Kids are extremely unlikely to get kidnapped if they play outside. They’re also unlikely to be hit by a car, die by falling off a swing or otherwise face serious harm in the great outdoors, experts say.
They actually face more harm by spending all their time inside, according to Dr. Mark Tremblay, a senior scientist at the CHEO (Children’s Hospital of Eastern Ontario) Research Institute. Indoors, the dangers come in the form of increased chances of obesity, Type 2 diabetes, lower bone mineral density and mental health issues, he said.
The belief that kids are safer inside, he said, is “the biggest myth going, because from a health perspective almost nothing good happens indoors.”
That’s why Tremblay and others have started a new group, Outdoor Play Canada, that aims to get kids spending more time outside.
It’s a serious issue, according to Mariana Brussoni, an associate professor in the department of pediatrics at the University of British Columbia and an investigator at the B.C. Children’s Hospital Research Institute.
“What we see over time is that kids are playing outside less than previous generations and also have a much more constricted range of how far they wander from their home,” she said.
Her research explores injuries in kids, and finds that parents tend to overestimate the risks.
“I have the injury stats, and what those show is that it’s never, ever been a safer time to be a child in Canada than it is right now.”
Seat belts and car seats actually made the biggest difference in children’s injury rates, she said, though kids are still killed most often while riding in a car — meaning that driving your kids to school is not the safer choice.
But it’s not just parents’ fears keeping kids at home, she said.
More people now live in urban areas and areas designed for cars, where they may be less likely to know their neighbours, she said. With more women working and fewer adults at home during the day, there’s less of a sense of “informal eyes on the street.”
Parents worry about giving their kids the best start in life, so they often sign their kids up for lots of extracurricular activities, cutting back the time they have for unsupervised play, she said.
Screens, whether they’re smartphones, televisions or computers, also eat up kids’ time, Tremblay said. A recent Statistics Canada report found that children between the ages of five and 17 had an average of three hours of screen time per day. Most screen time is spent indoors, Tremblay said.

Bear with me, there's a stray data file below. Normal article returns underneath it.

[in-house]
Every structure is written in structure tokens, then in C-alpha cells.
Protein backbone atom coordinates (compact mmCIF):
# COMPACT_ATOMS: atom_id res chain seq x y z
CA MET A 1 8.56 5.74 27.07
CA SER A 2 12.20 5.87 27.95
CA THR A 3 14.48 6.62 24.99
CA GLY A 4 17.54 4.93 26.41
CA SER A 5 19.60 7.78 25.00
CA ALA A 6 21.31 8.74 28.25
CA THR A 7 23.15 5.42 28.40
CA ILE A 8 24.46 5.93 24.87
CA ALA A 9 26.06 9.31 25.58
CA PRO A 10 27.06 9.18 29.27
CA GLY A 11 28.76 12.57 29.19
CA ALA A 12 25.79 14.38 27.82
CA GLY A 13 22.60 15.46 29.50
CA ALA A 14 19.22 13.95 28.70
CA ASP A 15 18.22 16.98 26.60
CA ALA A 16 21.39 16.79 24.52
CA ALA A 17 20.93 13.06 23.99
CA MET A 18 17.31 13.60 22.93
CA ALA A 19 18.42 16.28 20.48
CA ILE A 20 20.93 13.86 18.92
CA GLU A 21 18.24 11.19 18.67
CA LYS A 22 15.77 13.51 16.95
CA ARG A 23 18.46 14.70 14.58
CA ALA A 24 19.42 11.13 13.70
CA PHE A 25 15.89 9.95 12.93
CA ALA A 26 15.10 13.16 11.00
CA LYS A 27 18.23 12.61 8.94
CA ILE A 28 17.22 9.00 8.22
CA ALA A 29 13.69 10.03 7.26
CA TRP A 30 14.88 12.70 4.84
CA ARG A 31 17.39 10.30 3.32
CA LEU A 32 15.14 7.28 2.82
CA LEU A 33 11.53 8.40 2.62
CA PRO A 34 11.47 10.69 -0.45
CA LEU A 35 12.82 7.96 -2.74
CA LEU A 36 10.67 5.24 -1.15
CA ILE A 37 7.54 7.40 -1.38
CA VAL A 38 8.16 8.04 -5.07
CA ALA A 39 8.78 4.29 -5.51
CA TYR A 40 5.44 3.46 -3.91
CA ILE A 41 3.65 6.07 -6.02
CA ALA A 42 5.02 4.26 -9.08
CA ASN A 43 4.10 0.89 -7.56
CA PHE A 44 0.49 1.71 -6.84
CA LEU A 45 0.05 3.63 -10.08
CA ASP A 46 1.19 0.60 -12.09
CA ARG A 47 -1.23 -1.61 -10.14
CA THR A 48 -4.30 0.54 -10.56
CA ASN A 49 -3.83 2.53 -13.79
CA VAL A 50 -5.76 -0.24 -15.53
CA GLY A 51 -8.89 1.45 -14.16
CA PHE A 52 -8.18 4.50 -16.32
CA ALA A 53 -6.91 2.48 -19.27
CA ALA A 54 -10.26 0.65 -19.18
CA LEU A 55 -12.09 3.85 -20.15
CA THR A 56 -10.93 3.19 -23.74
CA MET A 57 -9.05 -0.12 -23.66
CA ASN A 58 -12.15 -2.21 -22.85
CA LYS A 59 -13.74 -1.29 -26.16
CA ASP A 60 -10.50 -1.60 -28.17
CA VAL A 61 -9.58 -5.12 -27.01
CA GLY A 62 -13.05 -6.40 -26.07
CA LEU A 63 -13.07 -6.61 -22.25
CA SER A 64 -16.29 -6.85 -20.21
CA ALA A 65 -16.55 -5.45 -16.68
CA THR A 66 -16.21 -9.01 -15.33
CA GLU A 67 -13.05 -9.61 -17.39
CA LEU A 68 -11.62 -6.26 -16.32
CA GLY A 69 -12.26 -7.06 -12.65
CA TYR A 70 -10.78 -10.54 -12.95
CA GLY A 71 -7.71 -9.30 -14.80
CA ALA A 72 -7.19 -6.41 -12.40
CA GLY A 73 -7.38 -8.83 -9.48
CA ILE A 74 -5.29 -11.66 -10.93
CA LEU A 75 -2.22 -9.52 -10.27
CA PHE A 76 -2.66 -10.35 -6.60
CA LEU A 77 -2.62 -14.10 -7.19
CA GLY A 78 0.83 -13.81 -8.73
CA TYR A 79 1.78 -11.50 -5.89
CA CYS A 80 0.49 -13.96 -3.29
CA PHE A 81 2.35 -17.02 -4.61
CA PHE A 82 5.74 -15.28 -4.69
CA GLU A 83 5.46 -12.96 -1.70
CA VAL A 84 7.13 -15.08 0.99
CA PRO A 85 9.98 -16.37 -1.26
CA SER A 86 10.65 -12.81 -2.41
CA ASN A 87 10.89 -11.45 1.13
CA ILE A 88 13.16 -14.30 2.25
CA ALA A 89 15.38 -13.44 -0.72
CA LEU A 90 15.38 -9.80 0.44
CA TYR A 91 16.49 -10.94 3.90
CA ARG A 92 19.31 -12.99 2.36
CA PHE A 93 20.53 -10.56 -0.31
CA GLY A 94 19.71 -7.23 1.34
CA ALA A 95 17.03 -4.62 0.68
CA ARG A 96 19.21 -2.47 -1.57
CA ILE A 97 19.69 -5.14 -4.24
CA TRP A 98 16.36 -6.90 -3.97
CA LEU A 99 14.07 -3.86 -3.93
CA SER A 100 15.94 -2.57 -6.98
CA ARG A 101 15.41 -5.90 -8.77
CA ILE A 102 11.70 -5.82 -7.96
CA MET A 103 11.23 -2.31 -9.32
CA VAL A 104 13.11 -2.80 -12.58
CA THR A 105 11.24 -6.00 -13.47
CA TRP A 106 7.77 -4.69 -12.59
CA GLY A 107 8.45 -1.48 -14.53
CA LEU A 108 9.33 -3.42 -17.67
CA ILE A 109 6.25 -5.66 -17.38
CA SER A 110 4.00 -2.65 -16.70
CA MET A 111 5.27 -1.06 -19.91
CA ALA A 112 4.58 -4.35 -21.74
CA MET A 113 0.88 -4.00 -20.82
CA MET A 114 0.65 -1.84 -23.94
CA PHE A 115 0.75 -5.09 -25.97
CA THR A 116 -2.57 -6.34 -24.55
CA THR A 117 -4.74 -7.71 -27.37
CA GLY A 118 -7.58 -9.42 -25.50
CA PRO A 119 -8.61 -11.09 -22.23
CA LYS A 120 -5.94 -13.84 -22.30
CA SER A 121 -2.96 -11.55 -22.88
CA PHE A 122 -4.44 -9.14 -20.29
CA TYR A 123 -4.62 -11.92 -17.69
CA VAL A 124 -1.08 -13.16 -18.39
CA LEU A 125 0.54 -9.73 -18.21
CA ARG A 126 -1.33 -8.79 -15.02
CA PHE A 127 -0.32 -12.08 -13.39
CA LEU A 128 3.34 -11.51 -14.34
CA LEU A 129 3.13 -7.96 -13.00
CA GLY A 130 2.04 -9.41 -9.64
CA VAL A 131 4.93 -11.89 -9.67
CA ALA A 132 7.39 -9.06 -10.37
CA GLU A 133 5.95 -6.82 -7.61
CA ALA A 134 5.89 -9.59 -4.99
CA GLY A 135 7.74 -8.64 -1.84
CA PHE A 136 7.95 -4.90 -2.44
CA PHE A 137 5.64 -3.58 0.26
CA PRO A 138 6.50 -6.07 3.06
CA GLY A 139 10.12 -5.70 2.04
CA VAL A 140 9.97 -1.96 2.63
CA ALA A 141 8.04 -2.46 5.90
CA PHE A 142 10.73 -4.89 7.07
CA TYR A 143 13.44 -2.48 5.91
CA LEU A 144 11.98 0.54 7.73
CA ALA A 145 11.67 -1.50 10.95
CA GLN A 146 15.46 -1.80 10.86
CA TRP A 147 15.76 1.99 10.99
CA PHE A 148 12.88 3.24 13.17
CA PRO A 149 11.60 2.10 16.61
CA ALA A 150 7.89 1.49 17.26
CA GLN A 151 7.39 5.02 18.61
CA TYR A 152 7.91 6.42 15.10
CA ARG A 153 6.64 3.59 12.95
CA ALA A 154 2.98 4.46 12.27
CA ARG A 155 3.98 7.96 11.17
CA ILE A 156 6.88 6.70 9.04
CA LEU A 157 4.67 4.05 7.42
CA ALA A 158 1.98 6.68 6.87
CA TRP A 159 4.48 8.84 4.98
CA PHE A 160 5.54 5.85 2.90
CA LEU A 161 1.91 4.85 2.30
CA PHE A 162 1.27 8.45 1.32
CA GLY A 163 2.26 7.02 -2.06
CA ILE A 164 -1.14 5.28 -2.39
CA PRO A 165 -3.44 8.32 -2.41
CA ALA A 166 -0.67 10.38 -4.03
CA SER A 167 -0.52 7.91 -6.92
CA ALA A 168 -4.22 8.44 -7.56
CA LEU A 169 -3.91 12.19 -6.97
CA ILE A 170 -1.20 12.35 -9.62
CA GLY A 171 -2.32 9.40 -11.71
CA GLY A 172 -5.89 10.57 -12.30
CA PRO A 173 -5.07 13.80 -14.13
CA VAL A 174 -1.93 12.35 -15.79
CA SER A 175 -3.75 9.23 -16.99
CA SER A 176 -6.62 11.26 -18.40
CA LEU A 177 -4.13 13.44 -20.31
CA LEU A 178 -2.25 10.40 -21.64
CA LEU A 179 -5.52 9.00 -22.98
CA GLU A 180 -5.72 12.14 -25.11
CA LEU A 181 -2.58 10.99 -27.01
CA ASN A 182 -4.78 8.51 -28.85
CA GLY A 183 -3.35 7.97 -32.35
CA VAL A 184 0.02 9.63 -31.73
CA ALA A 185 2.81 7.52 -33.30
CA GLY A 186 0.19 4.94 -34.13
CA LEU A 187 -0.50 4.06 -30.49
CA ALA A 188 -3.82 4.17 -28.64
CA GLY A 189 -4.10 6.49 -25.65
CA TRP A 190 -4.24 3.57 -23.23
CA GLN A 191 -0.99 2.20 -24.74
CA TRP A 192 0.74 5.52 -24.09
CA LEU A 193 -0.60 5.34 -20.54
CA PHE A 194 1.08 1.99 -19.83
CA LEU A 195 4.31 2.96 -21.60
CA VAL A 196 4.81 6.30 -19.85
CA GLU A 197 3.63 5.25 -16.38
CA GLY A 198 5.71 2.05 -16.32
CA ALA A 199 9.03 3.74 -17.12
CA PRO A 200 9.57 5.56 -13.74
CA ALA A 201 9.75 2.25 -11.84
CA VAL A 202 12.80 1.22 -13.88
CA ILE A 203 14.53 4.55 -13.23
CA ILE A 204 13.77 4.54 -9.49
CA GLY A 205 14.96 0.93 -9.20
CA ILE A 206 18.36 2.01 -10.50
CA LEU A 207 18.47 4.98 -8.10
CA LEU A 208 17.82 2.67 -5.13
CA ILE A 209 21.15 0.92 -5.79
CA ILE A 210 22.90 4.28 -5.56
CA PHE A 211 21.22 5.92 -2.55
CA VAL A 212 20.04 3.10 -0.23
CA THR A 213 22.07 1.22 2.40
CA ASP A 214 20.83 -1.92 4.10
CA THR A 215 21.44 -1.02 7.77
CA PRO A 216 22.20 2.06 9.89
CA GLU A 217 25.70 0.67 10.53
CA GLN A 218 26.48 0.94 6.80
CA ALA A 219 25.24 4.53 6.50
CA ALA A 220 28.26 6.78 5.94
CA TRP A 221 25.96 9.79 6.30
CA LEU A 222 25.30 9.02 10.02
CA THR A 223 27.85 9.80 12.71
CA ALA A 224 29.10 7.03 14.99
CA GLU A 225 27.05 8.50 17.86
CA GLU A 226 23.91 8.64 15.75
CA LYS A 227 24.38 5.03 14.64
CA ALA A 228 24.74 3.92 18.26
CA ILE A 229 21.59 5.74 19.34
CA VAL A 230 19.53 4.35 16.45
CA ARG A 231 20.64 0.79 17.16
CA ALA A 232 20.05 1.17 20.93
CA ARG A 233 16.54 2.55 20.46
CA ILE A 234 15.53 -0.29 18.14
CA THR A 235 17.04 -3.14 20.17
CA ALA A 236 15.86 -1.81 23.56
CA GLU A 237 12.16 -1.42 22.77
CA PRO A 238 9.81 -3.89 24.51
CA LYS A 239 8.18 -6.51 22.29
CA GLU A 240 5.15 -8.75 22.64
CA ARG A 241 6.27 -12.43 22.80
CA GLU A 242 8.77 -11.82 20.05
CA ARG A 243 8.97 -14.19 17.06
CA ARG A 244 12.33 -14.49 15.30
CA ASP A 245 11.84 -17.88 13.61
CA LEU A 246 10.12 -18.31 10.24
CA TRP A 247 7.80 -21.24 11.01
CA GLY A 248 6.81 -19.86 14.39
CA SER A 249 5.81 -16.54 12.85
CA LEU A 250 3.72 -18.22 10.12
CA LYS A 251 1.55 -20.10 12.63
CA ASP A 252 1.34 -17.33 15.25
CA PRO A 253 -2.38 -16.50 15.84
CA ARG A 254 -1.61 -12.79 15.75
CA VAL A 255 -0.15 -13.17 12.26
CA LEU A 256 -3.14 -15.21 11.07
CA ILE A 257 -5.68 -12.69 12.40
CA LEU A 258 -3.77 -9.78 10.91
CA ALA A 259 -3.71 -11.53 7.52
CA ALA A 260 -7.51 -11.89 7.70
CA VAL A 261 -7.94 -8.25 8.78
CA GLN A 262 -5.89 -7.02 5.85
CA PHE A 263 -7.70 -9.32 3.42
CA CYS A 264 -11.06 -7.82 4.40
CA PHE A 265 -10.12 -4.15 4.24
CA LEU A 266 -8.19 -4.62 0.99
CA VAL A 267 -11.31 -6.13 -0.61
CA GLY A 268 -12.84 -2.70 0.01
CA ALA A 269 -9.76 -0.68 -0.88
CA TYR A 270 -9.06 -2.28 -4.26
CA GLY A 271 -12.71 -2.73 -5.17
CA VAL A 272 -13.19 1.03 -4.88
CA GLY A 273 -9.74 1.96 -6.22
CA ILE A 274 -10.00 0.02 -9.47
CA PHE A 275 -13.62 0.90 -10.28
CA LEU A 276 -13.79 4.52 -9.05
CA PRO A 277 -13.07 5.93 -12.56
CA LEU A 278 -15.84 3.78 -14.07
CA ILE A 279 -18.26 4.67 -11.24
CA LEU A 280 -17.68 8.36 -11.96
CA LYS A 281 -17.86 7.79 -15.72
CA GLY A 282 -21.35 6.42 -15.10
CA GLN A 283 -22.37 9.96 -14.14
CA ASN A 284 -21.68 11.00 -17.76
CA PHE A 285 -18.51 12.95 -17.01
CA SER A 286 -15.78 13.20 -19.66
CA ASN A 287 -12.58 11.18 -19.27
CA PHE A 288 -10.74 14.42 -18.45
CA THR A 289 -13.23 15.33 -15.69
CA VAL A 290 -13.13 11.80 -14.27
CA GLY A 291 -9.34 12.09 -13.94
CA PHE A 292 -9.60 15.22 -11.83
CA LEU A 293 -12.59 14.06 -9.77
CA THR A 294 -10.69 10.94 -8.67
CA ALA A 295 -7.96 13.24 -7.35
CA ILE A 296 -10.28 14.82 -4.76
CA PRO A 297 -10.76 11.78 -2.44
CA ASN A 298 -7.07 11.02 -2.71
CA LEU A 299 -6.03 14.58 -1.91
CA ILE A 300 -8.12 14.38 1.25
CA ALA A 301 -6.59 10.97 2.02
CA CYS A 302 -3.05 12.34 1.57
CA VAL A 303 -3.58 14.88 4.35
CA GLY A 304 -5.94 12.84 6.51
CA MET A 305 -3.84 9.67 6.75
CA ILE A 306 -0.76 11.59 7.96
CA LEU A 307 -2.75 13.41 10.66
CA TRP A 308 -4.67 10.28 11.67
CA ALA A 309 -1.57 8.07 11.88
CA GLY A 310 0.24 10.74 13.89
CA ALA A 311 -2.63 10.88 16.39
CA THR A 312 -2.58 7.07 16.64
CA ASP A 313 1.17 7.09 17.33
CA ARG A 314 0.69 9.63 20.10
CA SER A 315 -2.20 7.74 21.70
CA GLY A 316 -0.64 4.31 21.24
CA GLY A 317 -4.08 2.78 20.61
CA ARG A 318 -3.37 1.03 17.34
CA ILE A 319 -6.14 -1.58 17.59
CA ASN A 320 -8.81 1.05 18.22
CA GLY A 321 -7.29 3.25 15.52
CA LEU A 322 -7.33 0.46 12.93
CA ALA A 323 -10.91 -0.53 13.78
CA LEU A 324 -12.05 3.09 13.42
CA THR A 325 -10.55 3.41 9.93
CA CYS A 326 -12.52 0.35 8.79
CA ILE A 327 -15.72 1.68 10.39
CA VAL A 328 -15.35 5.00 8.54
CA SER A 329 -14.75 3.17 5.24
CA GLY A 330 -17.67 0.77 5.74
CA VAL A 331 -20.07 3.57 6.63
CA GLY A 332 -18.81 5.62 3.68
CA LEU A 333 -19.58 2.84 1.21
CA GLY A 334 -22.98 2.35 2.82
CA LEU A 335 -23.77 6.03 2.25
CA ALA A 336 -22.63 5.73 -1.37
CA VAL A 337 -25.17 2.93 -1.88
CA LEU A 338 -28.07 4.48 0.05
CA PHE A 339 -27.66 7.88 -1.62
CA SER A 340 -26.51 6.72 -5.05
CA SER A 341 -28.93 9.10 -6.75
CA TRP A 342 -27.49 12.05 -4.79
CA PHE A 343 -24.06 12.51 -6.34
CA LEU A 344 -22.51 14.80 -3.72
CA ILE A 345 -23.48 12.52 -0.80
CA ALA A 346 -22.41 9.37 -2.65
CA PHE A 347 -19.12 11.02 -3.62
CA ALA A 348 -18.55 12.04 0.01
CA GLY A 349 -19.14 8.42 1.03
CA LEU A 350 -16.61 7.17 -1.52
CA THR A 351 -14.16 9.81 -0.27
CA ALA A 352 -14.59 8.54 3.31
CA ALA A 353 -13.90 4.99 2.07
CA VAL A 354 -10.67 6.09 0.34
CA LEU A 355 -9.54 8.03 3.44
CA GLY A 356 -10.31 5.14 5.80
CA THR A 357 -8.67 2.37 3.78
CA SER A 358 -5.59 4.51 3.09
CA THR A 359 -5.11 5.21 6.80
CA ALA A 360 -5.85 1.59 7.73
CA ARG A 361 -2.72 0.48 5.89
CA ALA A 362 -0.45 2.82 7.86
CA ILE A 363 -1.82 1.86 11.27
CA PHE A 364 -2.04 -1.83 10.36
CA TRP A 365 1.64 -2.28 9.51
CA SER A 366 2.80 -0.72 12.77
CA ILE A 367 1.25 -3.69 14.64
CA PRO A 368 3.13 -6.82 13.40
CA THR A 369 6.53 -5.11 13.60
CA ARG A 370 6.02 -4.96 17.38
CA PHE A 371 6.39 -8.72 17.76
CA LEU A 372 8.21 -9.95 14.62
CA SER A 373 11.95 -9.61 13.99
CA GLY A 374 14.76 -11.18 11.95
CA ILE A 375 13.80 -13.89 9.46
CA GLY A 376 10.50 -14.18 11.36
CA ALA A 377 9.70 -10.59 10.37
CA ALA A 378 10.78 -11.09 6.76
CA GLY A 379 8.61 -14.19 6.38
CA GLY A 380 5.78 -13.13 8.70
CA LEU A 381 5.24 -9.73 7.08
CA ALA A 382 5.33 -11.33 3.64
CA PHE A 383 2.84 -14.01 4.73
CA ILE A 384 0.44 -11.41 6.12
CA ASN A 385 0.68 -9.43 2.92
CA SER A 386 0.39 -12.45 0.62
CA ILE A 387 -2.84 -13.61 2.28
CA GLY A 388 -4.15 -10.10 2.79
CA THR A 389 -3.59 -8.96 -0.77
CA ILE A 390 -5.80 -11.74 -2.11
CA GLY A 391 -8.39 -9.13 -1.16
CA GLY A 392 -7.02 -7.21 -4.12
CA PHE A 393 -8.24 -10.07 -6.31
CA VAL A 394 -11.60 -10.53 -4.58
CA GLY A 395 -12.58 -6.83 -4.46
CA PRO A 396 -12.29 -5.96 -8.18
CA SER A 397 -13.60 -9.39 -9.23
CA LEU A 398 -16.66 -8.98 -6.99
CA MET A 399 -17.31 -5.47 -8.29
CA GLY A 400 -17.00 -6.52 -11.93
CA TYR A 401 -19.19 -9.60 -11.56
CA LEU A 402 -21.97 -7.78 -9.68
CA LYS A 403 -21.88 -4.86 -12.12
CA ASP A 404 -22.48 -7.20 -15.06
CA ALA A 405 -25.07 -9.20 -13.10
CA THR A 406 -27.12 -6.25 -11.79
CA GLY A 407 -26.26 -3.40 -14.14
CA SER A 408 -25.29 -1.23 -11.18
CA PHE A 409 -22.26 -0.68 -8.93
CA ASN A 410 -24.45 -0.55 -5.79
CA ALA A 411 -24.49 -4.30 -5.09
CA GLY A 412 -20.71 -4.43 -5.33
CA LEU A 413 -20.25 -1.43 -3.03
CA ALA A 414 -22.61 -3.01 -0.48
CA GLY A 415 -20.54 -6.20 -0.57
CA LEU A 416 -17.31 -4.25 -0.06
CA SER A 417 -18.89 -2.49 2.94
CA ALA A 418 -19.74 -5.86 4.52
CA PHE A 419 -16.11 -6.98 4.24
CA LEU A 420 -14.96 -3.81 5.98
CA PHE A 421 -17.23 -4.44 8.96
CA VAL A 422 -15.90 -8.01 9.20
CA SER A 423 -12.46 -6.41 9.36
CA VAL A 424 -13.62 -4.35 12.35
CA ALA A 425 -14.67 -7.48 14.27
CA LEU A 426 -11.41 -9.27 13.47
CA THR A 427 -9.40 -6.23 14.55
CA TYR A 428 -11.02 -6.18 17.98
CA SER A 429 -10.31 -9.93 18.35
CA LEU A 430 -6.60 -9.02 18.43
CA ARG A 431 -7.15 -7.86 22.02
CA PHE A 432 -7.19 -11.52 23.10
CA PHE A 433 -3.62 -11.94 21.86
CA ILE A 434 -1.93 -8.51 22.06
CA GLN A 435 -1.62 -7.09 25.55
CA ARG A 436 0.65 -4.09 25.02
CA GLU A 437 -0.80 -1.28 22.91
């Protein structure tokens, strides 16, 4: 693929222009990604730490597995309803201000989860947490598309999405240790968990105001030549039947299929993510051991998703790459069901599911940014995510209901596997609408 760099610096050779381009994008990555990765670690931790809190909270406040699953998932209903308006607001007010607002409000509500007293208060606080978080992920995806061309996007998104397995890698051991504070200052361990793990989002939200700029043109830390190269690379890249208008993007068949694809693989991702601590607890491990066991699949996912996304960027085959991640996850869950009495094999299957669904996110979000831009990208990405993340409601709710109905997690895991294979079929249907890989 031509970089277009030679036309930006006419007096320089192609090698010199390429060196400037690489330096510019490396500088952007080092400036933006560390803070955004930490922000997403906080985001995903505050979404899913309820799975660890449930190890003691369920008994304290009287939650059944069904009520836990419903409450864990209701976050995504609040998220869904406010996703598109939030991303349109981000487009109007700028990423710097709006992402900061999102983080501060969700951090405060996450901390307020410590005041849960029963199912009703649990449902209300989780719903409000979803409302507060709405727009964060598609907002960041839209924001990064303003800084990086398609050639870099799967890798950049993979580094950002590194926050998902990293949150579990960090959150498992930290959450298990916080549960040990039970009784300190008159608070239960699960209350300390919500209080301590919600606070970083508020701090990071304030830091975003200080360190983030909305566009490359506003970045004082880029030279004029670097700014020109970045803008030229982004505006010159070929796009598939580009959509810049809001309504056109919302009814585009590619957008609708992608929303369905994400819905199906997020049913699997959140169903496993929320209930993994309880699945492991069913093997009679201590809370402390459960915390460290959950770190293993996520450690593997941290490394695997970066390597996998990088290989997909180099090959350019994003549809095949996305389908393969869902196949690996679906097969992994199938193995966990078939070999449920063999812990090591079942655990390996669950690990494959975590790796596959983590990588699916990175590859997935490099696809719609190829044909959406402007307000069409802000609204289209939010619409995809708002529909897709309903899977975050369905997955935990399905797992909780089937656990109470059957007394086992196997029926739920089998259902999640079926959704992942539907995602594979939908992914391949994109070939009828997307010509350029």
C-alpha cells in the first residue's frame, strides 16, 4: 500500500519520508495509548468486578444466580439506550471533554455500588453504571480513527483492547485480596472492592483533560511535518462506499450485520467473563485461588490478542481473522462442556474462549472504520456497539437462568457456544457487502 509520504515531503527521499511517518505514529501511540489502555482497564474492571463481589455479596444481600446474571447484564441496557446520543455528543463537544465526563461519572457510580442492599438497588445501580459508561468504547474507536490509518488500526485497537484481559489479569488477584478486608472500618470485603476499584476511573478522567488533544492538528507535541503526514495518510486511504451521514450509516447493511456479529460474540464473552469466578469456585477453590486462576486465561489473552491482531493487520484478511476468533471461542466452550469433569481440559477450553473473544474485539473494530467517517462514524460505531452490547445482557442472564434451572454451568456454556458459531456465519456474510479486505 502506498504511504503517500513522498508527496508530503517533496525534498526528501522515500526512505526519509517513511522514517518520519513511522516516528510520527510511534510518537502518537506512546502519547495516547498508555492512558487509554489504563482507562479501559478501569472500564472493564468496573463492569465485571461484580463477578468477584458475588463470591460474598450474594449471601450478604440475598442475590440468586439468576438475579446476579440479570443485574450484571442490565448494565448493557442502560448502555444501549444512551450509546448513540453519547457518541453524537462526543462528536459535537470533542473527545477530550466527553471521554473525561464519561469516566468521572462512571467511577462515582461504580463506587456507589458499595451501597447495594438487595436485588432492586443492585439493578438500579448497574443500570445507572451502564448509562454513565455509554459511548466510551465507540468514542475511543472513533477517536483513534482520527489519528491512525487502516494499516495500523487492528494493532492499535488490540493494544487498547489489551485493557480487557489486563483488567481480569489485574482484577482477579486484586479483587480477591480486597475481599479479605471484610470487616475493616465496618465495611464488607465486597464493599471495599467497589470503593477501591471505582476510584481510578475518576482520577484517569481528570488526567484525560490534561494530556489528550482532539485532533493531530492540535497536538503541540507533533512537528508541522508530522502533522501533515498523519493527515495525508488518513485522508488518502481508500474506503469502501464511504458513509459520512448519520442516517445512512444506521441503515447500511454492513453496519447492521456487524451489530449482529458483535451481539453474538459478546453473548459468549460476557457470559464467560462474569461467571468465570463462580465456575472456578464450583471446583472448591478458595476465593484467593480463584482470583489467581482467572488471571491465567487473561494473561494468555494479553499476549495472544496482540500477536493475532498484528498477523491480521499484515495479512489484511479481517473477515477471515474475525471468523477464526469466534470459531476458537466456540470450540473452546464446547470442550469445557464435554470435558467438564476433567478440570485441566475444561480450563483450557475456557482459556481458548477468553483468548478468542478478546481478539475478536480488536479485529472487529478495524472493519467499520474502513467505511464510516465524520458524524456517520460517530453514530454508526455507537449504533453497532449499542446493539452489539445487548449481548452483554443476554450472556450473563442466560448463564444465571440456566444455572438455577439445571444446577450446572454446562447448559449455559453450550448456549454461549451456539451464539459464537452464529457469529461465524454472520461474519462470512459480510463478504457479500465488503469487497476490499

All of this time inside hurts children’s health, he said. “Childhood obesity — obesity in general, not even childhood — is a huge one,” Tremblay said, “and with that comes Type 2 diabetes and cardiometabolic disorders and so forth.”
When you’re indoors near the cupboard, you tend to snack more, he said. And all that sitting hurts kids’ bones, too — some studies have shown increased rates of forearm fractures among children over time.
“When we’re indoors instead of outdoors, we tend to be sitting, especially when we’re on digital media,” Tremblay said.
“When we sit, our skeletons decompose. They’re only strong because we use them.”
To him, though, the scariest trend among his pediatric patients is in issues of mental health.
Getting kids back outside
Do kids even want to be outdoors? Right now, “I think it’s safe to say that the interest is pretty low,” said Leigh Vanderloo, an exercise scientist at ParticipACTION.
Kids really are interested in screens, she said. “It’s how we socialize. That’s how we do our work, our homework. All of those types of things.”
That can change, though.
“The good thing is that this topic resonates so much with people,” Brussoni said. “All you have to do is ask someone about their favourite childhood play memory and they get kind of this distant look in their eyes and this smile on their face and you know you can hook them that way.”
One thing parents can do to overcome their fears of their child getting hurt is to just stand back, she said. “Next time you’re on the playground or you’re with your child and you’re really tempted to say, ‘Be careful,’ or ‘Get down,’ or ‘Stop,’ you just count to 17.”
“And in that time, even that short amount of time,” Brussoni continued, “you can give yourself the space to let the child play it all out, to see, do you actually really need to step in?”
Vanderloo suggests that parents start integrating outdoor play into their regular activities. “A great way to just integrate more active outdoor play into their life is to get others in the family outdoors even if that’s as small as walking to the bus stop together or to the school. Even a couple of times a week going for 15-minute walks after dinner together, planning a family picnic or kicking a ball around.”
Change can be simple, too. “The two greatest investments I ever made in terms of the physical activity of my kids was the basketball net in the driveway and the hockey net in the driveway,” Tremblay said.
And it’s not all on parents. Outdoor Play Canada wants to change government policy to encourage more outdoor play.
For example, if the Children’s Fitness Tax Credit comes back, as the Conservative Party is proposing this election, it should include things like a new bike as well as scheduled activities, he said. He’d also like to see bylaws that restrict play on municipal roads lifted — which exist in various cities.
“What we’re hoping is that we can get a critical mass,” he said. “When kids start going to the park, more kids will go to the park.
“We want to take back the outdoors so that we’re comfortable with it.”